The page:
Shifra and I had crossed paths our entire lives, a charm (or consequence) of growing up in Winnipeg — all Jews seem to know each other. Our babas are great old friends; our mothers see each other at the grocery store every week. Everything with us seemed to click.
And it did, in the summer of 2017 at Jewish camp.
I had attended a Jewish summer camp for the past eight summers of my life. I fell in love with camp — the kids, the songs, the stars.
But that summer, I also fell in love with a girl.
I became a camp counsellor for the first time in the summer of 2016, when I was just 18. It was my first year on staff after being a camper for six years. Shifra was my co-counsellor and we were in charge of a handful of 11-year-old girls. The hilarity of their prepubescent shenanigans and apparent affinity for dance parties kept us on our toes.
On top of this, Shifra, who is a year older than me, was the leader of my activity group. We spent the days doing activities with the kids and even more time at night planning programs.
Shifra and I also shared platonic late nights and fantastic conversations. Speaking only in whispers to not wake up the campers, we could talk until three, four or five in the morning; time was a concept that neither of us were willing to abide by. We discovered our mutual ineptitude in pre-calculus and our appreciation for analyzing poetry and literature. We discussed being atheists but loving our Jewishness nonetheless. I felt profoundly understood during these nights, and my insecurities were met with validity. That summer, we instantly became great friends.
But the following school year, I blew Shifra off.
I was so excited for my senior year of high school that it became my sole focus. I needed top marks to get into my university of choice, and I was busy joining and creating new school clubs. My youthful disinterest in a new friendship founded on my desire to succeed academically and socially was something Shifra did not understand at the time; even if she too was busy academically, she took it personally. We rarely saw each other that year.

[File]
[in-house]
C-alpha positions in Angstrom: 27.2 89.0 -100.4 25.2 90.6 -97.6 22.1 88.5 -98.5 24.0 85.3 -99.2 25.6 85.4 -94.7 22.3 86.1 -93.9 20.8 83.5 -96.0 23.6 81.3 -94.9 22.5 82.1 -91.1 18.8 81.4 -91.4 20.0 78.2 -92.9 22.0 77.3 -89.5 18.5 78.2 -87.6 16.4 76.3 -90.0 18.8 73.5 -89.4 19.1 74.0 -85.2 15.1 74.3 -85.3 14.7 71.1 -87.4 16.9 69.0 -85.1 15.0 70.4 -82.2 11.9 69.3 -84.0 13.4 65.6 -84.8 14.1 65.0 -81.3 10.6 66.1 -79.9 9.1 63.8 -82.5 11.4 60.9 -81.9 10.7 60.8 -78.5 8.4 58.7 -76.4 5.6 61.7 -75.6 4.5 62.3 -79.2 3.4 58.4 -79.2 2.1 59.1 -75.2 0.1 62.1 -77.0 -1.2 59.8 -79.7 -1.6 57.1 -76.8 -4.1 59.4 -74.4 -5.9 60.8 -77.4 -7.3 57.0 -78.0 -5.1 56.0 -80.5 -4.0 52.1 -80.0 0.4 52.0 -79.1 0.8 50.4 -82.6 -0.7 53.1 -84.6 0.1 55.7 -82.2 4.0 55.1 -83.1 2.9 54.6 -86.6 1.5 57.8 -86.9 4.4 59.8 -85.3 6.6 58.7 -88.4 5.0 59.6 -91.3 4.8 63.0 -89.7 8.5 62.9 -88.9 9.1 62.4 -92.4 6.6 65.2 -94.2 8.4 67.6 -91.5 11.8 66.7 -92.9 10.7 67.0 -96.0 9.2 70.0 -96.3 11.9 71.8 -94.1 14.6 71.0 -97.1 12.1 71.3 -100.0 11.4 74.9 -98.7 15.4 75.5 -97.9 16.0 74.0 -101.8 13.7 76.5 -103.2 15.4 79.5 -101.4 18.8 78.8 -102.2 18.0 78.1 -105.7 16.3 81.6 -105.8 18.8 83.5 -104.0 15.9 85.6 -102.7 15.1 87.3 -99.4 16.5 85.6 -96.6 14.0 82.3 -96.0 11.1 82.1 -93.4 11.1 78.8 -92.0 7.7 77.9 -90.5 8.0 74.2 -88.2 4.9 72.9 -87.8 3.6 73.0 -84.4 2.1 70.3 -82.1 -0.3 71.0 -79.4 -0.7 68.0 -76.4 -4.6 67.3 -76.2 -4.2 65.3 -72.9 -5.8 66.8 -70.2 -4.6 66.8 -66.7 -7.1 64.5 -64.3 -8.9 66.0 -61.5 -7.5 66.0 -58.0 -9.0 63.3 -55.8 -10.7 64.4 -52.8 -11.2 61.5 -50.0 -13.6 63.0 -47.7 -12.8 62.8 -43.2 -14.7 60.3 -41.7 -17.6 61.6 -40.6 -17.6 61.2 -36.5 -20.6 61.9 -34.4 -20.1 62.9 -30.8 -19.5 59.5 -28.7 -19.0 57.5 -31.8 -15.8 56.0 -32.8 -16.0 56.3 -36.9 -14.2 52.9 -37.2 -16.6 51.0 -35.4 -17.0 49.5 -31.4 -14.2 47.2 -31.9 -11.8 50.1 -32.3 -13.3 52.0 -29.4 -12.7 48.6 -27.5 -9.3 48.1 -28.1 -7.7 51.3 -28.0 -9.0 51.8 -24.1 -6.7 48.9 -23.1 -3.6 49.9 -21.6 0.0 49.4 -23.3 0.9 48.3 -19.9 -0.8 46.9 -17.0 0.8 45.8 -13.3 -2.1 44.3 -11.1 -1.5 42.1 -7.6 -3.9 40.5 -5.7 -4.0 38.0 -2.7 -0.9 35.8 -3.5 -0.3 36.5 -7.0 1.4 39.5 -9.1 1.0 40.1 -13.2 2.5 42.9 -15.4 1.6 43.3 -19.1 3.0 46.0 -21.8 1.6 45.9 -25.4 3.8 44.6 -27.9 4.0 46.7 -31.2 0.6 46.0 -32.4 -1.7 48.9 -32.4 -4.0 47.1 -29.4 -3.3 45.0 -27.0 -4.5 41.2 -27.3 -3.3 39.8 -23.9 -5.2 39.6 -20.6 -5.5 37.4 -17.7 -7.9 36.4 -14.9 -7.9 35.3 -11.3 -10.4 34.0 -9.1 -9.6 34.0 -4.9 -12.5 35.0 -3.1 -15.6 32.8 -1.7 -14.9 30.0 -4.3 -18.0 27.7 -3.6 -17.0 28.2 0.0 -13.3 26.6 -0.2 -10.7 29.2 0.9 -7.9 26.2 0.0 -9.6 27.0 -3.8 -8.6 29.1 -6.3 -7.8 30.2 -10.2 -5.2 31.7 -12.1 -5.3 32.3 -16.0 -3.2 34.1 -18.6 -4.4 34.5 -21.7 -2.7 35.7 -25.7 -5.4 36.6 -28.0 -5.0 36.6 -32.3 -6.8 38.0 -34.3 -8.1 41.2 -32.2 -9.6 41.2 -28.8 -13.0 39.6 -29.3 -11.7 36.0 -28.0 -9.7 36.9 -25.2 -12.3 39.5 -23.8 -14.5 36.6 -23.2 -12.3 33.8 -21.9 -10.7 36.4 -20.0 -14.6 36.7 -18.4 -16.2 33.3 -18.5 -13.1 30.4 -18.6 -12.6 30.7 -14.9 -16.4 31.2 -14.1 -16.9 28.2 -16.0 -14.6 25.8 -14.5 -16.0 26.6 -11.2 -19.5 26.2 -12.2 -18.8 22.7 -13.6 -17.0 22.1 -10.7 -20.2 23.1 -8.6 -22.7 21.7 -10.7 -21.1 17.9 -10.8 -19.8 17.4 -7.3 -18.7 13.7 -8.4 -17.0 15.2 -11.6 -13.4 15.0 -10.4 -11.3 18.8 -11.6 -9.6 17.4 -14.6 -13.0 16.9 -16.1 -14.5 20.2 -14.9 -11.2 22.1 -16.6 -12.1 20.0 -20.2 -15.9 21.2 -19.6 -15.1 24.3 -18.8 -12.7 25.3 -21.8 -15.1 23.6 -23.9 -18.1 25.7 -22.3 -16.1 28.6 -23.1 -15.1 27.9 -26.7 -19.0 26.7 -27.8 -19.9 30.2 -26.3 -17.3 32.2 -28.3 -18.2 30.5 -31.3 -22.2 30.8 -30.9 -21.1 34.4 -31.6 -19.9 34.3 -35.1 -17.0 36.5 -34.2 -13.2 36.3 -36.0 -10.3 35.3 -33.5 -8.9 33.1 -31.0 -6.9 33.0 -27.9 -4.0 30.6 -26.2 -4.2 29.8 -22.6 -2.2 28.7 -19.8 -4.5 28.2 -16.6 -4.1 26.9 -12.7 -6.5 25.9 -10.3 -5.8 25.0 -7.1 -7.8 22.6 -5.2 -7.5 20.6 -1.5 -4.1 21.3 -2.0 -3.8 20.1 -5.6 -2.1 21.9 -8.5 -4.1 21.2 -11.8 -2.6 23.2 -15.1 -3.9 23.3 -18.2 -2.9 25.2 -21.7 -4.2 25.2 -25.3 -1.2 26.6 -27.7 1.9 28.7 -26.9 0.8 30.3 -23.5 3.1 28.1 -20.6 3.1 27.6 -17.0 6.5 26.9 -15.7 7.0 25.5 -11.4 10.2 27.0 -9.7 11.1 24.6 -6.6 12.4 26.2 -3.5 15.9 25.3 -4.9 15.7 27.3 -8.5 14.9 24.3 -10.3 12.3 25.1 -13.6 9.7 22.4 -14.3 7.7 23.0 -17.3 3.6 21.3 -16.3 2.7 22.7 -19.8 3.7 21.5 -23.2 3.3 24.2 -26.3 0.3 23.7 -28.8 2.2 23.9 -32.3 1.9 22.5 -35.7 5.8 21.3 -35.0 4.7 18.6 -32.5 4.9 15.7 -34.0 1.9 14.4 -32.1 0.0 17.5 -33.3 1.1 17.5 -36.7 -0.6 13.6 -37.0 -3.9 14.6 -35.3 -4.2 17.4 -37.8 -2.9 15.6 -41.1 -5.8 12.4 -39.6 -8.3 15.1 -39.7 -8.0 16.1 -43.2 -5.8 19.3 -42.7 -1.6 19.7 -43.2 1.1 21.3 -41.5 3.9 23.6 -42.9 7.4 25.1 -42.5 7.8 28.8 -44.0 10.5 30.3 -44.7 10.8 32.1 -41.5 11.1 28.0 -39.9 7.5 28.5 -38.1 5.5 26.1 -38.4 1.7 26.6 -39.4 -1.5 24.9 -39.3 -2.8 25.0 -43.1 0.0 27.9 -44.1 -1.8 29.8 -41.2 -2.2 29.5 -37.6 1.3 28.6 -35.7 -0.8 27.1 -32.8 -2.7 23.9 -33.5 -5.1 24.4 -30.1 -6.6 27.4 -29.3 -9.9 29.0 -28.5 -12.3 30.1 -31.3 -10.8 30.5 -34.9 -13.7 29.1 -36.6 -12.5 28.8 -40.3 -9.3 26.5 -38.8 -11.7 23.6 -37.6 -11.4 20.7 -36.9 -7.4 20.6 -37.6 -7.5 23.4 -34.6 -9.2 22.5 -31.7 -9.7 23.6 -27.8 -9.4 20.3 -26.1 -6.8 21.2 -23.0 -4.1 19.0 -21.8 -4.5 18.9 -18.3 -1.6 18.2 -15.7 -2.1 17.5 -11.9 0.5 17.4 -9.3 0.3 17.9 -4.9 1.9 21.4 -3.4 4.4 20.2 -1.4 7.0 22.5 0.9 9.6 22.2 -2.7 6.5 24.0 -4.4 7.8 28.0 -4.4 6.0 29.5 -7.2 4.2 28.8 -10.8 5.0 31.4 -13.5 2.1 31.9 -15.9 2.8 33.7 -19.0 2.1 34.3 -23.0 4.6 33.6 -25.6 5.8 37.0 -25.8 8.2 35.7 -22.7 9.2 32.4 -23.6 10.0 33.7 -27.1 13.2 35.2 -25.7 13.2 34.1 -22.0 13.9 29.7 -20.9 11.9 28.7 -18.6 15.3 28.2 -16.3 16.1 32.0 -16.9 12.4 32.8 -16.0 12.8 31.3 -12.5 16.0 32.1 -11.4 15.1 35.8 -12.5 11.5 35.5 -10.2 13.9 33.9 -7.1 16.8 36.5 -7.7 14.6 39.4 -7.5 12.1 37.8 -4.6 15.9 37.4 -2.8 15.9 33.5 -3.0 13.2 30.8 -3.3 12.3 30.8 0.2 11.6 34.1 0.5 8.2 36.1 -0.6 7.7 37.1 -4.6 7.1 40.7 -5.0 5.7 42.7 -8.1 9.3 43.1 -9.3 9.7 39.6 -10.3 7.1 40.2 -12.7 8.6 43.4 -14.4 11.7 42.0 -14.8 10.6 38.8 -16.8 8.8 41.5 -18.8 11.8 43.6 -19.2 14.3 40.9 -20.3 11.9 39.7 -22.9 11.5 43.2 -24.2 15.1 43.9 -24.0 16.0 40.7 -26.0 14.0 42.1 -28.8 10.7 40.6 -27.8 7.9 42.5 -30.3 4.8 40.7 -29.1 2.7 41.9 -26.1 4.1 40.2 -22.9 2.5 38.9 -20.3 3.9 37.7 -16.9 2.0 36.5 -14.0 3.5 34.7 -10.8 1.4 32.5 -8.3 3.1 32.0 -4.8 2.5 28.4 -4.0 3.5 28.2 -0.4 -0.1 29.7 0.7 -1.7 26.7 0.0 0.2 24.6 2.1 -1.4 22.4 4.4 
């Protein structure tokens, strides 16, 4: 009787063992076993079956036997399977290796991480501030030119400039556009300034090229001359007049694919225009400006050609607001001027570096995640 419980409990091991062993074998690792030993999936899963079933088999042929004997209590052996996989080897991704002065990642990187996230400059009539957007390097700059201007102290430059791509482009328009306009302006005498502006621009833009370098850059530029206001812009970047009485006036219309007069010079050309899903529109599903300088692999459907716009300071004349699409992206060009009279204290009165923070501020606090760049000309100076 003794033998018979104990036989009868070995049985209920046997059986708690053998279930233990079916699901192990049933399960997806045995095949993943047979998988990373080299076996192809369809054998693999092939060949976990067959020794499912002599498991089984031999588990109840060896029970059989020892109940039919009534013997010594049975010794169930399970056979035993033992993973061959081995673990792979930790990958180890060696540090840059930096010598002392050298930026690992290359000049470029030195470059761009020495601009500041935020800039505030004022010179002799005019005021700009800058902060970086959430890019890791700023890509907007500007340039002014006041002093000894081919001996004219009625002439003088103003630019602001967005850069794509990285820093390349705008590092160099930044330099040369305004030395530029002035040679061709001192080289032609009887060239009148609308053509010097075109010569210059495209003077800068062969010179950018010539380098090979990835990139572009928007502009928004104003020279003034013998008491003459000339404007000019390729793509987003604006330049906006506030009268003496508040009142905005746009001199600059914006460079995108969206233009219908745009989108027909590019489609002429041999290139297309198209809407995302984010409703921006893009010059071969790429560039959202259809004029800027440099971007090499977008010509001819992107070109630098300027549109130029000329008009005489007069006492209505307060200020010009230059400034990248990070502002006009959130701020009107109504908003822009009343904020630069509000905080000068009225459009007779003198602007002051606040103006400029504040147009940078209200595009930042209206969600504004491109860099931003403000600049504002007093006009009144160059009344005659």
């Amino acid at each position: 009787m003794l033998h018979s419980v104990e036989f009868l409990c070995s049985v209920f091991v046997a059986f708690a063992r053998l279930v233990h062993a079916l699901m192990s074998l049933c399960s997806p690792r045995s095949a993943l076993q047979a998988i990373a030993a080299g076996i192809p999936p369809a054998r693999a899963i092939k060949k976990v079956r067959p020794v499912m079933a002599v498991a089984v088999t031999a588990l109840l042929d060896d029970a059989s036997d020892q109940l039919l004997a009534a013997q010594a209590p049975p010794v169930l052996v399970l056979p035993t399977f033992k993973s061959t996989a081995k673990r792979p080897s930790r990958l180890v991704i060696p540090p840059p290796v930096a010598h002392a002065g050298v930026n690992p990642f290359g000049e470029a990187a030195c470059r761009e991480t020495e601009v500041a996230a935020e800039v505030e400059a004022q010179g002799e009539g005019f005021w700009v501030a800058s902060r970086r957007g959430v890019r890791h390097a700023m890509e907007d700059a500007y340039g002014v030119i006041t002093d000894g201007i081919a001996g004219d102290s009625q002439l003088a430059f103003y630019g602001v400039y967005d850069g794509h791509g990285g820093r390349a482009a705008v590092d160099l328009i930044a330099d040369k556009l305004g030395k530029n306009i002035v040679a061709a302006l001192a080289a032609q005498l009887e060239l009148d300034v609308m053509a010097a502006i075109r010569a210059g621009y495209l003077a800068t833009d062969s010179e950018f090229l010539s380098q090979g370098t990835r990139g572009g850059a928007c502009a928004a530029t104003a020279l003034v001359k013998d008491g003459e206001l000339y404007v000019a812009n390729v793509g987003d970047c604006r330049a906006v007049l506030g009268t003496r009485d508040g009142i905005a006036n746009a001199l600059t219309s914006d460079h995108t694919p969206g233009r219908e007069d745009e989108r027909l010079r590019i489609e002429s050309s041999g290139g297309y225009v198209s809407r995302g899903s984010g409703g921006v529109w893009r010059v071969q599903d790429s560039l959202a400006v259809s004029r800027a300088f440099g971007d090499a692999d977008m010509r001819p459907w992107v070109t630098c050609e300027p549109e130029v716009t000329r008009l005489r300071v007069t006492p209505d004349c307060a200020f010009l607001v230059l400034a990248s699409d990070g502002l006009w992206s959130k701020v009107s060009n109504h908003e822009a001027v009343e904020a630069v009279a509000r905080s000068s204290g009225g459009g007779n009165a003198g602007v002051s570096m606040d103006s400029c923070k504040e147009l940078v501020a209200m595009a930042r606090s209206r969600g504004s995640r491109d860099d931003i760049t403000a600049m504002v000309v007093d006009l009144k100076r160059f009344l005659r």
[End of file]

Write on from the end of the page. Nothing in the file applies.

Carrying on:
But as camp approached, I attended a few parties she was at, too, that made me confront an unfamiliar feeling. Our friendship rekindled, and I suddenly found myself lusting over Shifra. When I saw her at parties, all I wanted to be was all over her. It made me feel ashamed around the guys I wanted to impress and my straight girl friends who could never understand what I was feeling towards another girl. I was comfortable in my queerness individually, but whenever I felt I had to present myself in a certain way or explain my feelings about someone of the same gender, I was often embarrassed and confused.
It was a sense of internalized homophobia I was too naive to recognize and a genuine discomfort with who I truly was.
Camp offers an atmosphere unlike any other. You’re surrounded by like-minded individuals and you have unparalleled fun together. You’re sleep deprived, hormonal and hungry — circumstances that push teenage counsellors to emotional peaks.
Shifra and I liked to talk and overanalyze, a lot. When camp began in 2017, we were immediately open about our feelings for one another, but our actions said otherwise. Talking with our friends, we assured them nothing was going on — we both didn’t want to get hurt. I remember one night, one of us outrightly affirmed we should get together. The next night, we did.
I never had someone look at me with such trust and passion before.
Shifra and I had an unwavering bond of culture, values and faith. Everything was ostensibly perfect with nights spent sharing music — Cleopatra by the Lumineers was our album of the summer — spilling secrets, evading suspicion and dodging questions about the future.
We were also pretty crazy about each other.
Every moment we were together exemplified this exciting new bond. Years, and relationships later, it is difficult to put my finger on one specific moment when I knew what we had was special.
However, there was one evening when the kids were gone and the sky was grey, and I asked her if she loved me. We had just turned off the music playing in the background as we devoured the remaining Oreos in the box. Silence ensued as we turned off the light — I could see her thinking, not wanting to open herself up to the inevitability of a heartbreak. She answered in a few convoluted sentences, flustered, as I sometimes made her, but it was clear her answer was yes.
Camp is also a highly concentrated environment. Not only do we all know each other, we know everything about each other and everybody has their opinions.